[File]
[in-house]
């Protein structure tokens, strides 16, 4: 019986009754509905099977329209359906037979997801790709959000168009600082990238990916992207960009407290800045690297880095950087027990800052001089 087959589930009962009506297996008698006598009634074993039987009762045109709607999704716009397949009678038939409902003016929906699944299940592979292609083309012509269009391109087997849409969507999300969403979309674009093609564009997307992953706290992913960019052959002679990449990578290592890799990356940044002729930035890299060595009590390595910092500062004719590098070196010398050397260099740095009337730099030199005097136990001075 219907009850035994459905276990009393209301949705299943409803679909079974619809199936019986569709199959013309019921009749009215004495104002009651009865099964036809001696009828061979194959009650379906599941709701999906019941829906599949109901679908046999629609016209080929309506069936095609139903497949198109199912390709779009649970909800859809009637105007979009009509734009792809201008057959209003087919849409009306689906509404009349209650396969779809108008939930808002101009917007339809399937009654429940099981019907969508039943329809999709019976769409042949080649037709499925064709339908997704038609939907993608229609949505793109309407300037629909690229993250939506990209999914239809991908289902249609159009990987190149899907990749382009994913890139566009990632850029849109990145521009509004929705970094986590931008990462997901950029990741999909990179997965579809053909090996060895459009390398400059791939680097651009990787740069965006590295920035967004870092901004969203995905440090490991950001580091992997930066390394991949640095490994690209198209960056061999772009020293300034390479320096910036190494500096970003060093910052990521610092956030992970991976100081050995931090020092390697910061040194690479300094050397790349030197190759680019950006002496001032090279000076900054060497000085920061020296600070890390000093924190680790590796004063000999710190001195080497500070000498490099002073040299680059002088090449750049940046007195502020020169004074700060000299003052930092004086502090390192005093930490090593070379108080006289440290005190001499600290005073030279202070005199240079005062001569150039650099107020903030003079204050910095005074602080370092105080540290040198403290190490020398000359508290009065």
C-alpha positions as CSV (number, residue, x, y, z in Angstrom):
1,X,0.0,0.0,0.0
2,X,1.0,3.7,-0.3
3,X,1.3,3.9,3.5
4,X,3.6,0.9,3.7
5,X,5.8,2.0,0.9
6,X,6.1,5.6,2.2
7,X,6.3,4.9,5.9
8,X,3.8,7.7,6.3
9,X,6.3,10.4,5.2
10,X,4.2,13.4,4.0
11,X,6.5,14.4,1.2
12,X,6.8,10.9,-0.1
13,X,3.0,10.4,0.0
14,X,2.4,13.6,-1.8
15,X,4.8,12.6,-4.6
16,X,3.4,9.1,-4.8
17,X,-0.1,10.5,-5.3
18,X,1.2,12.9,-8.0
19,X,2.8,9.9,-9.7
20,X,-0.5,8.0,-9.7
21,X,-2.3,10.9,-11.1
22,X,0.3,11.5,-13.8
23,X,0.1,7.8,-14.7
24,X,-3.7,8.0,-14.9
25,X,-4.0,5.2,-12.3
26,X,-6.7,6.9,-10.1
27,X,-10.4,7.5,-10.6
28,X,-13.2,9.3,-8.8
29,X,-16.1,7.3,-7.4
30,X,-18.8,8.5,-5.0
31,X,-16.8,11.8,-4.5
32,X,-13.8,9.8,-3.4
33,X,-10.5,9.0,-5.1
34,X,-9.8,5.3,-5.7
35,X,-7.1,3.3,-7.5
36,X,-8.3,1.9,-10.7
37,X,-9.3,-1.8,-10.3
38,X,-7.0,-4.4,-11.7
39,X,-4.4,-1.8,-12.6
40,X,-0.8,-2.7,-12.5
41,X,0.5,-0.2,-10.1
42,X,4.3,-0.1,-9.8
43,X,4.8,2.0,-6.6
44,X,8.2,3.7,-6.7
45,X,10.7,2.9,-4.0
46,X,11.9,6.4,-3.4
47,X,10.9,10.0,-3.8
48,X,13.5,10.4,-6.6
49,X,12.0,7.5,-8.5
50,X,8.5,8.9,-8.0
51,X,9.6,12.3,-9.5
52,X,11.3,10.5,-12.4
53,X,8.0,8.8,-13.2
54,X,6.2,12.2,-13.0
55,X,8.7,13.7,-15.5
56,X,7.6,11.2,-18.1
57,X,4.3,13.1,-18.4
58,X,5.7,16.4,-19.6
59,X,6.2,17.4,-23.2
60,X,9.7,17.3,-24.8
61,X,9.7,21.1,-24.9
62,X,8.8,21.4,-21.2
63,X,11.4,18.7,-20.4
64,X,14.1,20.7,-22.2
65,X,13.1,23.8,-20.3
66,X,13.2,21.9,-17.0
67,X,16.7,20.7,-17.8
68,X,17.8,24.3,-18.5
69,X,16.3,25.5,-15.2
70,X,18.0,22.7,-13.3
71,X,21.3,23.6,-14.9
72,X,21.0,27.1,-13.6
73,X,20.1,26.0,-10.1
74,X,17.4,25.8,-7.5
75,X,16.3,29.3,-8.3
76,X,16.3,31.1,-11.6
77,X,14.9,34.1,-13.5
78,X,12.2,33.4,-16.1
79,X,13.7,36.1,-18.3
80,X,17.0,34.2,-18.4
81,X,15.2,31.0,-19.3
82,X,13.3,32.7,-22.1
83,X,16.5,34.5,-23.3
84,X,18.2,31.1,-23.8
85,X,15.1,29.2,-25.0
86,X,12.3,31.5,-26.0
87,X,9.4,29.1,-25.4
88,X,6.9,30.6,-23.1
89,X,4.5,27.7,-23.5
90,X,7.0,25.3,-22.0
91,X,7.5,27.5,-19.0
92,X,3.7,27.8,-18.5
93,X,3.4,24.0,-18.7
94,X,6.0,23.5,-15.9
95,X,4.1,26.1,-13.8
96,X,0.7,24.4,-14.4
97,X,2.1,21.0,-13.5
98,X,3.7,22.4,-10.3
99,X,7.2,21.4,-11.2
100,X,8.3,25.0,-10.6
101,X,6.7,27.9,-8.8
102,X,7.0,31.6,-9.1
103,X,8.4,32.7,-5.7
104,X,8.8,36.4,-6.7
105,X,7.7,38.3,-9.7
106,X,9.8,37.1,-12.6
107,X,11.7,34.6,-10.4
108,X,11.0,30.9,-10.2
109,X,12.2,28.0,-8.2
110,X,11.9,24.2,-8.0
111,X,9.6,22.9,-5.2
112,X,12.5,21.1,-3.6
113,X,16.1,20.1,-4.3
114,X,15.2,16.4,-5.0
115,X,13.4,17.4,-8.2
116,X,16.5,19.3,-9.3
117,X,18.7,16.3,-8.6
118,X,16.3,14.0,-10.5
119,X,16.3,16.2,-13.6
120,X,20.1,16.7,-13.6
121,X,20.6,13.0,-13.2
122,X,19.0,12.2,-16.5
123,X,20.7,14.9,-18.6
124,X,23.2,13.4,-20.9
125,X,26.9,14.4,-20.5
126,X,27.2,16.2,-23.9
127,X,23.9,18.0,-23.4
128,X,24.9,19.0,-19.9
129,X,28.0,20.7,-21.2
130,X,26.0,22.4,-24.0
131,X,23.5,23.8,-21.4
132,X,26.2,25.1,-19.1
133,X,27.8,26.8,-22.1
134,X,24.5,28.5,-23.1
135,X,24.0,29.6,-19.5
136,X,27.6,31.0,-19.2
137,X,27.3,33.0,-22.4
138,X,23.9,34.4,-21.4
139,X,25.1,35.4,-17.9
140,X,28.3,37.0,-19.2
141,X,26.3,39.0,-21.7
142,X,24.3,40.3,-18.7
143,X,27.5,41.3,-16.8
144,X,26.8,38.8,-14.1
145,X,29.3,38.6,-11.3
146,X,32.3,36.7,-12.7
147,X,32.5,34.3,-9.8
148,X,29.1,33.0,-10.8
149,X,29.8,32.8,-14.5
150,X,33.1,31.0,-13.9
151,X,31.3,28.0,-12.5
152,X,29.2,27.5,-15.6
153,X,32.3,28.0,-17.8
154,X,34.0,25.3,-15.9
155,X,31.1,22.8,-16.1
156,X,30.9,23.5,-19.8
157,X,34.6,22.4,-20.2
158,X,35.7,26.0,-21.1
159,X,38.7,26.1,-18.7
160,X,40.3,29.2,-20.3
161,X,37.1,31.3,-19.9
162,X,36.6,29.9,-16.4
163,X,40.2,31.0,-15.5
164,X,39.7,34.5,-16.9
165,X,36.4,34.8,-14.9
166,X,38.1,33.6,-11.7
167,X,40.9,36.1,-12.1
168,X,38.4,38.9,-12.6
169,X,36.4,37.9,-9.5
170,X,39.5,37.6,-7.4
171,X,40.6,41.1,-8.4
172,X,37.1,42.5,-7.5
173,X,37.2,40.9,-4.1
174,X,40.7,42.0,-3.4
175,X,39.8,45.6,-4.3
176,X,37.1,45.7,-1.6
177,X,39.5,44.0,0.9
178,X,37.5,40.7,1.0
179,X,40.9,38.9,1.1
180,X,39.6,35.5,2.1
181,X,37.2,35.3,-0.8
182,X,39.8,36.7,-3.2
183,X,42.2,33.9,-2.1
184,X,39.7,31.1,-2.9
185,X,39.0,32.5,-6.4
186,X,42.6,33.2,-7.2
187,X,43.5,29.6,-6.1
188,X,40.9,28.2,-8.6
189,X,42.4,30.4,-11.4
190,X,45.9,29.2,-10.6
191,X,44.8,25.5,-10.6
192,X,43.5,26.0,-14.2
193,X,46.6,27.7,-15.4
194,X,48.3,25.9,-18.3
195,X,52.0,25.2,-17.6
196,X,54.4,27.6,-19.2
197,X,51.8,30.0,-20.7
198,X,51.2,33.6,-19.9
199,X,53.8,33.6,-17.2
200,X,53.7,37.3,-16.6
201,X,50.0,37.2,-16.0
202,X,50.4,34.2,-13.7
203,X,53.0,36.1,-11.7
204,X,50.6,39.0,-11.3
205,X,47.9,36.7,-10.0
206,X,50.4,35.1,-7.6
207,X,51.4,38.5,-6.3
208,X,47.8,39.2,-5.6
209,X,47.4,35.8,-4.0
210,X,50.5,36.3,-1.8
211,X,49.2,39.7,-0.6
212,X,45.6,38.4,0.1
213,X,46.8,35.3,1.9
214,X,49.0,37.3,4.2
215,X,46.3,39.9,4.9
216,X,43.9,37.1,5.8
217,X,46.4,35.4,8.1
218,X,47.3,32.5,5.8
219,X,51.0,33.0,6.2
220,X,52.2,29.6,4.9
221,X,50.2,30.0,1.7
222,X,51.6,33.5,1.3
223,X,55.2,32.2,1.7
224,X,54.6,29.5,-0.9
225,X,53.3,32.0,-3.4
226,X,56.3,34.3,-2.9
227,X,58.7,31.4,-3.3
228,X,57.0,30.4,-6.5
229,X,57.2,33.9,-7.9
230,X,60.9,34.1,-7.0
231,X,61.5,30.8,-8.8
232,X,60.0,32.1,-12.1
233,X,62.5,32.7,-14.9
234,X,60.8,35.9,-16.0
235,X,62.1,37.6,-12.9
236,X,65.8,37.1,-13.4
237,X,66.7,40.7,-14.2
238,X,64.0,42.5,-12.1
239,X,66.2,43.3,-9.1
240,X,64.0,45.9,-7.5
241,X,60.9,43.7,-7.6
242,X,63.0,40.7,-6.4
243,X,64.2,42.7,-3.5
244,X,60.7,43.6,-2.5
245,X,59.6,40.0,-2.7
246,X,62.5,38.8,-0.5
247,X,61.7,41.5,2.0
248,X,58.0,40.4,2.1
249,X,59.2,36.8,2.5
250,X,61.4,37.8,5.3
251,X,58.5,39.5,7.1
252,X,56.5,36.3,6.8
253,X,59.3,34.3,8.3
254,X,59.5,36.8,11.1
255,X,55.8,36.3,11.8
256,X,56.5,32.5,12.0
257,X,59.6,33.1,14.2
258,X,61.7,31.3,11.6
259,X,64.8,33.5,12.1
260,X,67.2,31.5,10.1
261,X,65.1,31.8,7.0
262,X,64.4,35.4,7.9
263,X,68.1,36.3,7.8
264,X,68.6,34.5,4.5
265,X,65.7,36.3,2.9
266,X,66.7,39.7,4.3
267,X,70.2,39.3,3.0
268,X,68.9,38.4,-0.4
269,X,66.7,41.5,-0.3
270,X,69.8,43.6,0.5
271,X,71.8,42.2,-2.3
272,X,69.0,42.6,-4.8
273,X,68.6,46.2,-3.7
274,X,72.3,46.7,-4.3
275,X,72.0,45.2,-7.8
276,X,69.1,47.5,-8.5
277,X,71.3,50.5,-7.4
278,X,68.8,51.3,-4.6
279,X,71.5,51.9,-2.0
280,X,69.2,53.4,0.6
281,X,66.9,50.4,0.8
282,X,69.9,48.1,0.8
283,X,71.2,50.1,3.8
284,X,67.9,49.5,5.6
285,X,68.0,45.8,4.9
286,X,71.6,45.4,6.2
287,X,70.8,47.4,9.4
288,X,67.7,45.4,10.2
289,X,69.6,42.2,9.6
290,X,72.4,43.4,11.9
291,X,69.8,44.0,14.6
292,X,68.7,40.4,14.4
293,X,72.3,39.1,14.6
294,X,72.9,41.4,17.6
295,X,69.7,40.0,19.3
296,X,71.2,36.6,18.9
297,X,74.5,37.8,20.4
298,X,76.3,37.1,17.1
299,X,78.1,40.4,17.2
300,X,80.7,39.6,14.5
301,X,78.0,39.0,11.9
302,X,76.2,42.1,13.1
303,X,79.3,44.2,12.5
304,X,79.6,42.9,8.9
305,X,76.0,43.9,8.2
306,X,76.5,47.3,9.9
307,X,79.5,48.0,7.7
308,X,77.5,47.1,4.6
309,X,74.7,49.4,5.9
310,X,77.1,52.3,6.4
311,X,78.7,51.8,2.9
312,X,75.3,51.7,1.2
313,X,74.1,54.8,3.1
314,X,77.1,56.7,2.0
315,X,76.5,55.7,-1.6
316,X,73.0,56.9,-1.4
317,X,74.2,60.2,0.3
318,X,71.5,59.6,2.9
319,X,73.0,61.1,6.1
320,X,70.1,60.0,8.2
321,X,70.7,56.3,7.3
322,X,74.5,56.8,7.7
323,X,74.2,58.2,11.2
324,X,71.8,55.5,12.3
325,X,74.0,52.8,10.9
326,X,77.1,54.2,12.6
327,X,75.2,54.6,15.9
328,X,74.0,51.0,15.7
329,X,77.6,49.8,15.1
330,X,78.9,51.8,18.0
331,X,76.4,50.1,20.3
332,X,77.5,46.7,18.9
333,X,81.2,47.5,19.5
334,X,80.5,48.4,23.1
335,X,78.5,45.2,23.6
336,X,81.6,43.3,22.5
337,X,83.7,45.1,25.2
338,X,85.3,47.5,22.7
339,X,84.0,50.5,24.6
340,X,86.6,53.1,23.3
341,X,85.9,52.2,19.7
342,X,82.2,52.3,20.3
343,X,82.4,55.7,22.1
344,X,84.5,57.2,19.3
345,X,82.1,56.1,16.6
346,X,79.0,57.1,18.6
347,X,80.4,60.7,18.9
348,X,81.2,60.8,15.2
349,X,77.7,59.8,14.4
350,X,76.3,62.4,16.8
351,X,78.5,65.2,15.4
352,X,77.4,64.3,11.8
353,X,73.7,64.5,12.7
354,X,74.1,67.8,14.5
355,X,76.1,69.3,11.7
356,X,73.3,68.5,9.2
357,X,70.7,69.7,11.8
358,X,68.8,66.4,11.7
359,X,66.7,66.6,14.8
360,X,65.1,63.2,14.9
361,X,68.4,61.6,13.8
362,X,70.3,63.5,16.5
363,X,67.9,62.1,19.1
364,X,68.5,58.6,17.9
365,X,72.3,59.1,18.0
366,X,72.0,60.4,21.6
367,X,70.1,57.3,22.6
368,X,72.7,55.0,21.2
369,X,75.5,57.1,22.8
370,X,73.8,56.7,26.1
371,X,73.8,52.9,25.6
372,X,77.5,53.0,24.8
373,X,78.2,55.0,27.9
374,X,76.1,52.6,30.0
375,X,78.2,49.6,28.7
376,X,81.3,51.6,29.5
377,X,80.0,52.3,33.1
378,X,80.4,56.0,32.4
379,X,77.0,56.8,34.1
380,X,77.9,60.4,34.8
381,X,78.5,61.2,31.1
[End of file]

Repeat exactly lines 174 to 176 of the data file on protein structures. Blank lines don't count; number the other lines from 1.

171,X,40.6,41.1,-8.4
172,X,37.1,42.5,-7.5
173,X,37.2,40.9,-4.1